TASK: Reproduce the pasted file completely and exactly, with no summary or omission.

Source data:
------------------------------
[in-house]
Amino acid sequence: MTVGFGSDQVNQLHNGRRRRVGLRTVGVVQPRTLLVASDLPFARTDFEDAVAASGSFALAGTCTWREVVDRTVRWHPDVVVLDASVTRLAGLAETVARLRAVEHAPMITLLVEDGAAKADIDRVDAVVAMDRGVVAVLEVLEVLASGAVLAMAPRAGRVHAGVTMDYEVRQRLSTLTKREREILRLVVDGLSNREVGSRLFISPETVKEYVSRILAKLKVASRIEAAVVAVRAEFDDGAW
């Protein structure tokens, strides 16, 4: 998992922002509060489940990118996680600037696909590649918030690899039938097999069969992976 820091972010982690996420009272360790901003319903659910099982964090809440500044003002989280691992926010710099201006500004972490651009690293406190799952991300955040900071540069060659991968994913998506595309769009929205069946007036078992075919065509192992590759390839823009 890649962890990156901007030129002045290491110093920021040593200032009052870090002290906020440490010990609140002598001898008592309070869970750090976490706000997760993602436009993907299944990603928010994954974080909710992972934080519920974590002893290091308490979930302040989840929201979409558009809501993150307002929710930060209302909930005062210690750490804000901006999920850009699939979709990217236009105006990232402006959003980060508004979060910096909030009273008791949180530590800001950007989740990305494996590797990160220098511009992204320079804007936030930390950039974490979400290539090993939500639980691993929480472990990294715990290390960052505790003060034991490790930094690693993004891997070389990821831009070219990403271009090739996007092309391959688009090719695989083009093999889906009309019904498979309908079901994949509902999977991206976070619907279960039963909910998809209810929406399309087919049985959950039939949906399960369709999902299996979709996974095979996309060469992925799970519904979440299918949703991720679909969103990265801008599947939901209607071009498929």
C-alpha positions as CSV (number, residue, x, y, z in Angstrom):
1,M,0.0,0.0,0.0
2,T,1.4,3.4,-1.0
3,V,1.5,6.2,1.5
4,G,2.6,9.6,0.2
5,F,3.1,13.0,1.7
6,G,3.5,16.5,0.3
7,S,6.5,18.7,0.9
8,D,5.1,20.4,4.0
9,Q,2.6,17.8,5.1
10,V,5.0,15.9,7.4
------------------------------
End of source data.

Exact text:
[in-house]
Amino acid sequence: MTVGFGSDQVNQLHNGRRRRVGLRTVGVVQPRTLLVASDLPFARTDFEDAVAASGSFALAGTCTWREVVDRTVRWHPDVVVLDASVTRLAGLAETVARLRAVEHAPMITLLVEDGAAKADIDRVDAVVAMDRGVVAVLEVLEVLASGAVLAMAPRAGRVHAGVTMDYEVRQRLSTLTKREREILRLVVDGLSNREVGSRLFISPETVKEYVSRILAKLKVASRIEAAVVAVRAEFDDGAW
């Protein structure tokens, strides 16, 4: 998992922002509060489940990118996680600037696909590649918030690899039938097999069969992976 820091972010982690996420009272360790901003319903659910099982964090809440500044003002989280691992926010710099201006500004972490651009690293406190799952991300955040900071540069060659991968994913998506595309769009929205069946007036078992075919065509192992590759390839823009 890649962890990156901007030129002045290491110093920021040593200032009052870090002290906020440490010990609140002598001898008592309070869970750090976490706000997760993602436009993907299944990603928010994954974080909710992972934080519920974590002893290091308490979930302040989840929201979409558009809501993150307002929710930060209302909930005062210690750490804000901006999920850009699939979709990217236009105006990232402006959003980060508004979060910096909030009273008791949180530590800001950007989740990305494996590797990160220098511009992204320079804007936030930390950039974490979400290539090993939500639980691993929480472990990294715990290390960052505790003060034991490790930094690693993004891997070389990821831009070219990403271009090739996007092309391959688009090719695989083009093999889906009309019904498979309908079901994949509902999977991206976070619907279960039963909910998809209810929406399309087919049985959950039939949906399960369709999902299996979709996974095979996309060469992925799970519904979440299918949703991720679909969103990265801008599947939901209607071009498929």
C-alpha positions as CSV (number, residue, x, y, z in Angstrom):
1,M,0.0,0.0,0.0
2,T,1.4,3.4,-1.0
3,V,1.5,6.2,1.5
4,G,2.6,9.6,0.2
5,F,3.1,13.0,1.7
6,G,3.5,16.5,0.3
7,S,6.5,18.7,0.9
8,D,5.1,20.4,4.0
9,Q,2.6,17.8,5.1
10,V,5.0,15.9,7.4